Gabriel Tataru, 47, Sainsbury’s, Gloucester Road, Bristol

Bristol Big Issue vendor Gabriel Tataru is working towards his dream of one day opening his own grocery shop by selling the magazine

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I was the first one from my family to arrive in the UK when, about five and a half years ago, I moved to Bristol. I started working as a labourer on construction sites in Bristol, but I had some medical issues as a result of injuring my leg and my back. In Romania, I’d started working in construction when I was 17 years old. I was a qualified steel fixer and carpenter so that’s why I decided to continue in that type of work when I came to the UK.

After that, I found out about The Big Issue through some friends. Then I decided to start working with The Big Issue, because it looked like a more relaxed and less physical job than my last one. Things have been good lately here on my pitch. My clients are very kind and many of them have become friends who care about me and I care about them too. Things are quieter on the streets than they were before the pandemic and that means that sales are not as good as before, but I am managing to get by with enough money to cover my rent.

Things were difficult with money during the pandemic because we were unable to sell the magazine. But The Big Issue has helped us as much as they could with money, food vouchers and covered for some energy bills. Even so, I was extremely happy when I returned to my pitch in April. I felt full of life and joyful just to be back out there. I was really happy that lockdown was almost over. It was really good to see my customers again. I have a very good bond with them. I never speak badly to them and I never force anyone to buy the magazine. If people want to buy a copy from me, that’s great, and if they don’t, I keep smiling and being polite.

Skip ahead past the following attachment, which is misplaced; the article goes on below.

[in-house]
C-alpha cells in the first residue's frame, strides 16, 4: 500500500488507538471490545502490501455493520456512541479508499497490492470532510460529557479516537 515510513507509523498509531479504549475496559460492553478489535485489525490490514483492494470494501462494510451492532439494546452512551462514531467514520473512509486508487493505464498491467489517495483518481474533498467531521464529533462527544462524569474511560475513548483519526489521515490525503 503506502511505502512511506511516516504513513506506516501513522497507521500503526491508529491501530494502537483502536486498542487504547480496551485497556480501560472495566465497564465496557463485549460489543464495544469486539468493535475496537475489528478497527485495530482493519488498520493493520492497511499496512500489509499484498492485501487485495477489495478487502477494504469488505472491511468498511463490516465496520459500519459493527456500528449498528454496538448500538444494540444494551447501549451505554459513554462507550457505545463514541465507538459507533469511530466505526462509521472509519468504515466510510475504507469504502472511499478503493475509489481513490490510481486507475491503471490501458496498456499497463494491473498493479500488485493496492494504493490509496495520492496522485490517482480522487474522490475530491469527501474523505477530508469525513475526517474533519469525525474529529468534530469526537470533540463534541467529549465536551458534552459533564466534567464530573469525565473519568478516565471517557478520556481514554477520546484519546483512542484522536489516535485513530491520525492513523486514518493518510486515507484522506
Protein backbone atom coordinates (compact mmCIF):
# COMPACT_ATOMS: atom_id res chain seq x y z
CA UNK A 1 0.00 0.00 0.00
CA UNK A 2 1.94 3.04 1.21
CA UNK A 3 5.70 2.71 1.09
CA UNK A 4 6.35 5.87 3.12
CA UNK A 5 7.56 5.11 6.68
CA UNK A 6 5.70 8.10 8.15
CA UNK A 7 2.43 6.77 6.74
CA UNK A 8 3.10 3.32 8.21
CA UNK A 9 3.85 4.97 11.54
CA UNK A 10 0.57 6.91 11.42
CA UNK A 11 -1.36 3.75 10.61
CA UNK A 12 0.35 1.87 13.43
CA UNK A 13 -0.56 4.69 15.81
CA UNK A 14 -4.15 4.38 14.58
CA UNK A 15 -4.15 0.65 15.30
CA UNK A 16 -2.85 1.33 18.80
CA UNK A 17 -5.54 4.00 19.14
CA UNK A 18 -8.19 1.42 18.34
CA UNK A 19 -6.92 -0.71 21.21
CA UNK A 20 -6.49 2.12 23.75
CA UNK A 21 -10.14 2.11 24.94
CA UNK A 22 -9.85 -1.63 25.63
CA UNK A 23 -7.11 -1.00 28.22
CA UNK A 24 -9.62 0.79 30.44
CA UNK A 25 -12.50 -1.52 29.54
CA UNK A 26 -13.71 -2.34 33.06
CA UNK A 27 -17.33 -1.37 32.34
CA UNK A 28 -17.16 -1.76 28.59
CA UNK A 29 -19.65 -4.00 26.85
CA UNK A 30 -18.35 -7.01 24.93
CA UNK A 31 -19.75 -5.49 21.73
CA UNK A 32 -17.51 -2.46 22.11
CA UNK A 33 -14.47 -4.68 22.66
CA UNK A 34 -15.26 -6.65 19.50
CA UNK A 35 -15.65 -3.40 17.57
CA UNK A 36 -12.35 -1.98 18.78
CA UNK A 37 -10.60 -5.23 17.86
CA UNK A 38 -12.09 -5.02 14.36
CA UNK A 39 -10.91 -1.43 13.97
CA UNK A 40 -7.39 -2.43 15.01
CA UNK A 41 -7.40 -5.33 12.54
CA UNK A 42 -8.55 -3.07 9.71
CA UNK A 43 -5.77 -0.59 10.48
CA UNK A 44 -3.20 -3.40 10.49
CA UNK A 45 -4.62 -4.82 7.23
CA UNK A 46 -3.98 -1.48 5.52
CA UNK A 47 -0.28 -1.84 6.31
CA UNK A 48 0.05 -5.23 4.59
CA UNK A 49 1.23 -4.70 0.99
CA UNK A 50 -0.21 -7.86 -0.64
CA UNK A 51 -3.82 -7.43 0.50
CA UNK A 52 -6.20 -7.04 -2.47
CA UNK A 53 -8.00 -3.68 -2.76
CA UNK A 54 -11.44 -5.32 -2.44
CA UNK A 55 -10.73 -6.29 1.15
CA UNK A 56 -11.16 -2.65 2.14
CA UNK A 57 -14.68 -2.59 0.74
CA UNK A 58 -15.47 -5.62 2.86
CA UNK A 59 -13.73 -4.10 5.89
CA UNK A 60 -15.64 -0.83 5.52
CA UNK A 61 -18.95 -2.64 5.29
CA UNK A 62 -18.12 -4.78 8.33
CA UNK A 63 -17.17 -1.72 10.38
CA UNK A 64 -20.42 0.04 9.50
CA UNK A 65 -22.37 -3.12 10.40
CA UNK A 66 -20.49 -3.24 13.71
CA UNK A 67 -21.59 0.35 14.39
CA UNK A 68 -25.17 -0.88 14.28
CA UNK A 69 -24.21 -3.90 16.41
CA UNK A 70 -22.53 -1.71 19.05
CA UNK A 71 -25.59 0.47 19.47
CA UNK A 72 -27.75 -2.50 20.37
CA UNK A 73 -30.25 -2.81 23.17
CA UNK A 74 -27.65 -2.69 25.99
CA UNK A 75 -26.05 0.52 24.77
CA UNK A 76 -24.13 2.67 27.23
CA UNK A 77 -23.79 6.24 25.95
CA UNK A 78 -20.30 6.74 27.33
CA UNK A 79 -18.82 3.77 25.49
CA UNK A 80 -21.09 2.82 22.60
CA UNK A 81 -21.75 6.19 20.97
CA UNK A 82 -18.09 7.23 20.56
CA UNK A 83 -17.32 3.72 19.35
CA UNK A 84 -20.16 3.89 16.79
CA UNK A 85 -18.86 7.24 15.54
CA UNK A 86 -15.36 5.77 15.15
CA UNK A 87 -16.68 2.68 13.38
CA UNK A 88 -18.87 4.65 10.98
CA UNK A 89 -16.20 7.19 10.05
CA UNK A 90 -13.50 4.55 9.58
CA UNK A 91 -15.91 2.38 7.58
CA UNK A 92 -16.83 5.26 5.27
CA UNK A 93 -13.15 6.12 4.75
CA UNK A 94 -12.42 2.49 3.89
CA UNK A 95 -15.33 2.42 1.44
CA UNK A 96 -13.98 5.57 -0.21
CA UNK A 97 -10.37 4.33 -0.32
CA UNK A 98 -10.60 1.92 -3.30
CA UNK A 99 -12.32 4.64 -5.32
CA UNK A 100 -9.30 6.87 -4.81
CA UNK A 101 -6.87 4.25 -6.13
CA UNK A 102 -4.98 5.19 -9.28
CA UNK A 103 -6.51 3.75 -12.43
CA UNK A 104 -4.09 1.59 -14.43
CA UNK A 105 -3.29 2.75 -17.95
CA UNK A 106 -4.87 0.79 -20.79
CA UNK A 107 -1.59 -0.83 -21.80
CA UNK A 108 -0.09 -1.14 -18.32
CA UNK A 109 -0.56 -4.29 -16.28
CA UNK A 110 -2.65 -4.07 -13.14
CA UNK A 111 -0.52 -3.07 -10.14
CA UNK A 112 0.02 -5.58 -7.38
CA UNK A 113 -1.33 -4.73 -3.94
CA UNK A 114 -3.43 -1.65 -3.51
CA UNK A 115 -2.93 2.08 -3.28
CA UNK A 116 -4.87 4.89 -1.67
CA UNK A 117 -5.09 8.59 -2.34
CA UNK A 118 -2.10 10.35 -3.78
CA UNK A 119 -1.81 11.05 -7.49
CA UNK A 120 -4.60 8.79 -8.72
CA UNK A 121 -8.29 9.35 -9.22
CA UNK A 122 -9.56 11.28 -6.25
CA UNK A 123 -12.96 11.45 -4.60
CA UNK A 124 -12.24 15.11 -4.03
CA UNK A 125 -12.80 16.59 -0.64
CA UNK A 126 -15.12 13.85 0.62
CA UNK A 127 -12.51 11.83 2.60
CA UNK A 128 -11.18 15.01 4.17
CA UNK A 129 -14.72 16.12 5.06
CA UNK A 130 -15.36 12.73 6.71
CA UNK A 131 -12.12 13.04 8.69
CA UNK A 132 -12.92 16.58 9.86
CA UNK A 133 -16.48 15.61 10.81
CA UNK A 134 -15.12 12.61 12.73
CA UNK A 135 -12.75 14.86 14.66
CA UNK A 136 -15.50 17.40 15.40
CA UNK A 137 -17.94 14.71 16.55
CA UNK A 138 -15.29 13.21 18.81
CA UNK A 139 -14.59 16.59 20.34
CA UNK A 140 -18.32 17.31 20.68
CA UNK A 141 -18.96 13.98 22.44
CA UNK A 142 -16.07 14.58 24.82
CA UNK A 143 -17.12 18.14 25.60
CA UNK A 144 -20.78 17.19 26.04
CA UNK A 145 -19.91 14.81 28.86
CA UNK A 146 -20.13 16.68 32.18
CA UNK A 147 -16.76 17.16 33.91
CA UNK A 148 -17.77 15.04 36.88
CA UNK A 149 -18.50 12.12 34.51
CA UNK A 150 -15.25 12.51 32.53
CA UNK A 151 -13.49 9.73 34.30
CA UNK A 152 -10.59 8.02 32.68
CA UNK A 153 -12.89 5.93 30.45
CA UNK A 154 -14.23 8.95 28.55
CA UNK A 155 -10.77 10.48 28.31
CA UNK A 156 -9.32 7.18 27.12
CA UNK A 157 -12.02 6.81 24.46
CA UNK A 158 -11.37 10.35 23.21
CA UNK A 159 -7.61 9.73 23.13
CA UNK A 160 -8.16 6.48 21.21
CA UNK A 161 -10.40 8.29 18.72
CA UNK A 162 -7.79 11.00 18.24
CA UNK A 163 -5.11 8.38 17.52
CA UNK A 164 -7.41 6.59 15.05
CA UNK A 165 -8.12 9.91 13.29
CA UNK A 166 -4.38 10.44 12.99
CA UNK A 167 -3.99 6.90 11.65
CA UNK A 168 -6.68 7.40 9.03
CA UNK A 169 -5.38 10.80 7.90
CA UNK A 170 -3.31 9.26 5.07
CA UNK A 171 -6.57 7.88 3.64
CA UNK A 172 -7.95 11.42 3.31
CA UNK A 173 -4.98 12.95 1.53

It wasn’t just during lockdown when The Big Issue has supported us over the years. I’m pleased with how The Big Issue has supported us. They helped me and my wife Maricica with English lessons and even contributed towards getting furniture. When we returned to selling The Big Issue, the team helped us to go cashless and provided card readers and phones. Card readers are very useful, especially now when not too many people have cash on them. So yes, they’ve been helpful and we’re very pleased.

I think if it wasn’t for The Big Issue and I could not find a job that suits me and my needs, I would probably have to return to Romania. I do miss Romania sometimes, of course, but it’s much better here, though. People are kinder and the way of living is much better – I think I will be living here forever. Away from my pitch I don’t have any special hobbies, but I’ve always wanted to own a business. My dream is to one day open a grocery store I can call my own. Unfortunately, you need money to open and run a business and we don’t have that possibility at the minute.

I wasn’t really focused on the business side of things when I was younger. If I met younger Gabriel now I would advise him to be more business focused and to find another job opportunity. The Big Issue isn’t always necessarily the most lucrative work.

But I will keep working hard on my pitch and keep smiling and keep being polite. I want to send my customers this message: Stay in good health, God bless you and I am thanking you from the bottom of my heart for buying the magazine and supporting me.

Words: Paula Gombos

Sainsbury's Bank ATM, Gloucester Road, Horfield, Bristol, UK